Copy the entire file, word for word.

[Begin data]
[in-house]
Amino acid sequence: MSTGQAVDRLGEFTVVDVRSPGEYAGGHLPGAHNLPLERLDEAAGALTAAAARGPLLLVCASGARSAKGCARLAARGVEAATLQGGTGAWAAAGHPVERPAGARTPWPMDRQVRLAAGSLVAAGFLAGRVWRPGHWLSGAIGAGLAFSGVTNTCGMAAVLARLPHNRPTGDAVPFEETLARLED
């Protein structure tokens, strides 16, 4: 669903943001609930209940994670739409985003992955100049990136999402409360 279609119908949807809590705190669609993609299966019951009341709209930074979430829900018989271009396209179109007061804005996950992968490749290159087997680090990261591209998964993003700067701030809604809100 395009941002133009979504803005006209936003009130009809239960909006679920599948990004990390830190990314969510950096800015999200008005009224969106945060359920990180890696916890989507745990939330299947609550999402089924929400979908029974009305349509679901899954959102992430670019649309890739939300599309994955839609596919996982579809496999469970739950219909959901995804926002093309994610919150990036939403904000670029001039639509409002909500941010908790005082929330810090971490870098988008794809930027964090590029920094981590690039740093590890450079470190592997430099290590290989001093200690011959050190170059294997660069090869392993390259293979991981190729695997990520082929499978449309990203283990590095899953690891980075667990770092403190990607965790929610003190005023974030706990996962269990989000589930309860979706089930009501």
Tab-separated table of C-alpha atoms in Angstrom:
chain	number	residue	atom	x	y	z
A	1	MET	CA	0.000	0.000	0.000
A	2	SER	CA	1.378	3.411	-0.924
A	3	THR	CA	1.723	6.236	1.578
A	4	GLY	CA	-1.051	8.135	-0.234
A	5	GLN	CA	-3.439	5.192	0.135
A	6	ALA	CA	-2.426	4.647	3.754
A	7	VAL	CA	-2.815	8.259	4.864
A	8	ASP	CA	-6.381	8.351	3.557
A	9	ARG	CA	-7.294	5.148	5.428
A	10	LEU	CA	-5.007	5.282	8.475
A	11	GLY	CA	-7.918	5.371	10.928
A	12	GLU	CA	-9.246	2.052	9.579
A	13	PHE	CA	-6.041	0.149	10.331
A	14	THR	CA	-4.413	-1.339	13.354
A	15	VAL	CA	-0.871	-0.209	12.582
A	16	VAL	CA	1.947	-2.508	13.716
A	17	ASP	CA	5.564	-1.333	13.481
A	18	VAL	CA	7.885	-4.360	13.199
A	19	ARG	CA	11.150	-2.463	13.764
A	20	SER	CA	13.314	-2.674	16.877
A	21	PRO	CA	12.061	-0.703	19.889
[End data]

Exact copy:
[in-house]
Amino acid sequence: MSTGQAVDRLGEFTVVDVRSPGEYAGGHLPGAHNLPLERLDEAAGALTAAAARGPLLLVCASGARSAKGCARLAARGVEAATLQGGTGAWAAAGHPVERPAGARTPWPMDRQVRLAAGSLVAAGFLAGRVWRPGHWLSGAIGAGLAFSGVTNTCGMAAVLARLPHNRPTGDAVPFEETLARLED
């Protein structure tokens, strides 16, 4: 669903943001609930209940994670739409985003992955100049990136999402409360 279609119908949807809590705190669609993609299966019951009341709209930074979430829900018989271009396209179109007061804005996950992968490749290159087997680090990261591209998964993003700067701030809604809100 395009941002133009979504803005006209936003009130009809239960909006679920599948990004990390830190990314969510950096800015999200008005009224969106945060359920990180890696916890989507745990939330299947609550999402089924929400979908029974009305349509679901899954959102992430670019649309890739939300599309994955839609596919996982579809496999469970739950219909959901995804926002093309994610919150990036939403904000670029001039639509409002909500941010908790005082929330810090971490870098988008794809930027964090590029920094981590690039740093590890450079470190592997430099290590290989001093200690011959050190170059294997660069090869392993390259293979991981190729695997990520082929499978449309990203283990590095899953690891980075667990770092403190990607965790929610003190005023974030706990996962269990989000589930309860979706089930009501």
Tab-separated table of C-alpha atoms in Angstrom:
chain	number	residue	atom	x	y	z
A	1	MET	CA	0.000	0.000	0.000
A	2	SER	CA	1.378	3.411	-0.924
A	3	THR	CA	1.723	6.236	1.578
A	4	GLY	CA	-1.051	8.135	-0.234
A	5	GLN	CA	-3.439	5.192	0.135
A	6	ALA	CA	-2.426	4.647	3.754
A	7	VAL	CA	-2.815	8.259	4.864
A	8	ASP	CA	-6.381	8.351	3.557
A	9	ARG	CA	-7.294	5.148	5.428
A	10	LEU	CA	-5.007	5.282	8.475
A	11	GLY	CA	-7.918	5.371	10.928
A	12	GLU	CA	-9.246	2.052	9.579
A	13	PHE	CA	-6.041	0.149	10.331
A	14	THR	CA	-4.413	-1.339	13.354
A	15	VAL	CA	-0.871	-0.209	12.582
A	16	VAL	CA	1.947	-2.508	13.716
A	17	ASP	CA	5.564	-1.333	13.481
A	18	VAL	CA	7.885	-4.360	13.199
A	19	ARG	CA	11.150	-2.463	13.764
A	20	SER	CA	13.314	-2.674	16.877
A	21	PRO	CA	12.061	-0.703	19.889